Lakes resident Art Cabrera wins in Atlanta Open Masters boxing

Wednesday, September 19, 2018 0 Comments

Lakes resident Art Cabrera wins in Atlanta Open Masters boxing


Art Cabrera is living proof that you’re never too old to achieve your goal.

The 56-year-old Miami Lakes resident, and a teacher at Barbara Coleman High School, recently won the Atlanta Open Masters Division Tournament in conjunction with Sweet Science Fitness Boxing Club in Georgia.

He defeated NBC 6 news anchor and U.S. Air Force Gulf War fighter pilot Willard Shepard in the finals to win the championship.

Shepard, a member of the Florida Bar and a five-time Emmy award-winning journalist, is 60 years old.

The Atlanta Open allows people between the ages of 46 and 62 to fight in the tournament after they have taken an intensive physical examination including a series of EKG’s.

Cabrera and Sheppard fought in three rounds in the finals of the tournament and a panel of three judges declared Cabrera the winner by a split decision.

The two fighters from Miami embraced and congratulated each other following their bout, which was witnessed by former three-time World Boxing Champion Evander Holyfield.

Cabrera, who was given the moniker the Punching Professor by spectators, said he was overwhelmed competing in the tournament and was emotional when he was announced the winner.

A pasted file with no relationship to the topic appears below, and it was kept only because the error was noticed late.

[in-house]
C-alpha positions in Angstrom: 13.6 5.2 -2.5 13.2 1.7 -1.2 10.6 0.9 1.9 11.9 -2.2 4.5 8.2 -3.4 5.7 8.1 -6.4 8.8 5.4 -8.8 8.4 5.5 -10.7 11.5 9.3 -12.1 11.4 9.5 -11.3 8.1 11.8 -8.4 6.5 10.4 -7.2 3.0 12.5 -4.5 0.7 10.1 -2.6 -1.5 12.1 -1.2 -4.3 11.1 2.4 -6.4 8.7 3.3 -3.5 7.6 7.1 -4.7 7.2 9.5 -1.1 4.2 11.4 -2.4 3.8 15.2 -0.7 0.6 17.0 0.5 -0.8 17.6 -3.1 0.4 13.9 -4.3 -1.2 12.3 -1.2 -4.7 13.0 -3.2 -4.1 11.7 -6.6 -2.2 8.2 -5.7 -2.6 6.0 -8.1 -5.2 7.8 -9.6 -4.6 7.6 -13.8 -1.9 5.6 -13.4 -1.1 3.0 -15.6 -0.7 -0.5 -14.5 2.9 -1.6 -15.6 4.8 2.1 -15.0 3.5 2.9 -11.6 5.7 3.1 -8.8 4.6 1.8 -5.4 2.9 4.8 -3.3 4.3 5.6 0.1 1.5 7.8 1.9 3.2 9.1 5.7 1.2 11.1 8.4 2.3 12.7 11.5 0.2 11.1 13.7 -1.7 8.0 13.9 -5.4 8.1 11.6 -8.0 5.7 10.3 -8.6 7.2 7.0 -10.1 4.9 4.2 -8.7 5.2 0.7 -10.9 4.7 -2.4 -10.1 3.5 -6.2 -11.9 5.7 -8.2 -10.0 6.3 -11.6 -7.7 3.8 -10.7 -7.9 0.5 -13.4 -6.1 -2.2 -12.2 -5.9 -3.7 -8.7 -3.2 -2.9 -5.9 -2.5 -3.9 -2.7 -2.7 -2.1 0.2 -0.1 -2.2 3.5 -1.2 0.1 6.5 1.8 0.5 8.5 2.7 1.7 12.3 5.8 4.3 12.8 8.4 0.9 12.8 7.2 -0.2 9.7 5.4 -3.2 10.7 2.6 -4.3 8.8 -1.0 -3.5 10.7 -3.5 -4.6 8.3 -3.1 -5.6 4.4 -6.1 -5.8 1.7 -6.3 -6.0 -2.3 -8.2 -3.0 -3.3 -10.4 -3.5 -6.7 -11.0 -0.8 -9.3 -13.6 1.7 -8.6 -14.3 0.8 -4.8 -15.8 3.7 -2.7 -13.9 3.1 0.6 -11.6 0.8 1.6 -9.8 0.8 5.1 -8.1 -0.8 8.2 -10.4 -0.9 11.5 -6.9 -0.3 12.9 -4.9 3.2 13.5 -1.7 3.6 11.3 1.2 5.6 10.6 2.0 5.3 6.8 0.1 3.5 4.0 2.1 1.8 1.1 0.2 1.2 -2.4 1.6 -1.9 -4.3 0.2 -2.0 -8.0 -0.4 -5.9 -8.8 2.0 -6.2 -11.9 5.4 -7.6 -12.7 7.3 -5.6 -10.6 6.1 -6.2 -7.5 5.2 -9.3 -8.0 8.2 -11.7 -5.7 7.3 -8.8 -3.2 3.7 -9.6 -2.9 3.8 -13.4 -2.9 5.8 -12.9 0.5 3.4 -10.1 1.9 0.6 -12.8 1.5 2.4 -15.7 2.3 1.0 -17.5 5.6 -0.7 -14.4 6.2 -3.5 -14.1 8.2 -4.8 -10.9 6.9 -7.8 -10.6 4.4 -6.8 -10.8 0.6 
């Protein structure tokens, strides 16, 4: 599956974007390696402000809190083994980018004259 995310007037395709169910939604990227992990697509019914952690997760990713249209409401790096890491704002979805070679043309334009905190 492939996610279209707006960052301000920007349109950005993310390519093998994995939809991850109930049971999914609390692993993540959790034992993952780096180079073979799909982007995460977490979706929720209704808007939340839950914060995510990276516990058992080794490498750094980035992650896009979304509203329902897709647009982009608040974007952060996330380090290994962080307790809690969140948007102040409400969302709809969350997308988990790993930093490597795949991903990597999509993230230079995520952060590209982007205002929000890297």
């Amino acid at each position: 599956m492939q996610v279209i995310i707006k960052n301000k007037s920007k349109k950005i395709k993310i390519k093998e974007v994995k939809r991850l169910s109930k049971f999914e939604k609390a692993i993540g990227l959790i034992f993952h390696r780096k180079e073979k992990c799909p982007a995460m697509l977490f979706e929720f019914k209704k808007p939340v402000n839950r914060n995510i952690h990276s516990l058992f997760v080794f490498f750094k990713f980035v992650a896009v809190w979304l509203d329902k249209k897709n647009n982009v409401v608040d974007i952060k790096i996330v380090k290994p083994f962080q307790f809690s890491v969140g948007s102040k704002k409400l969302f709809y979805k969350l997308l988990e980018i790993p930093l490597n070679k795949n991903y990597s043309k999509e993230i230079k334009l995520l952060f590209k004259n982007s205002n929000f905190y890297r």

He last boxed in 1992 during the Golden Gloves Tournament.

“I felt I reached my goal,” he told The Miami Laker. “It was a tough fight and Willard is a tough fighter. We became friends after the tournament.”

Cabrera said he wanted to fight in the tournament two years ago but had to get approval from an athletic commission in Atlanta.

Once he got the green light, he trained hard, running about 2 miles a day at Tropical Park and sparring with local pro boxer Javier Hernandez for two and half months.

“Javier really worked with me to get me in shape for the tournament,” Cabrera said. “Without him, I wouldn’t have made it.”

Cabrera said he dropped 100 pounds to qualify to fight in the 175 weight class.  

When he traveled to Atlanta for the tournament, he was surprised to see some of his old friends from his native Chicago, family members from Atlanta and former students to cheer him on. “I was touched,” he said. “I was surprised to see my friends and former students there.”

Cabrera said his wife, Rebecca, also played a significant role in his training for the event. “She’s the greatest,” he said. “She really motivated me.”

Cabrera said he was invited to compete next year to defend his crown. “I’m thinking about it,” he said. 

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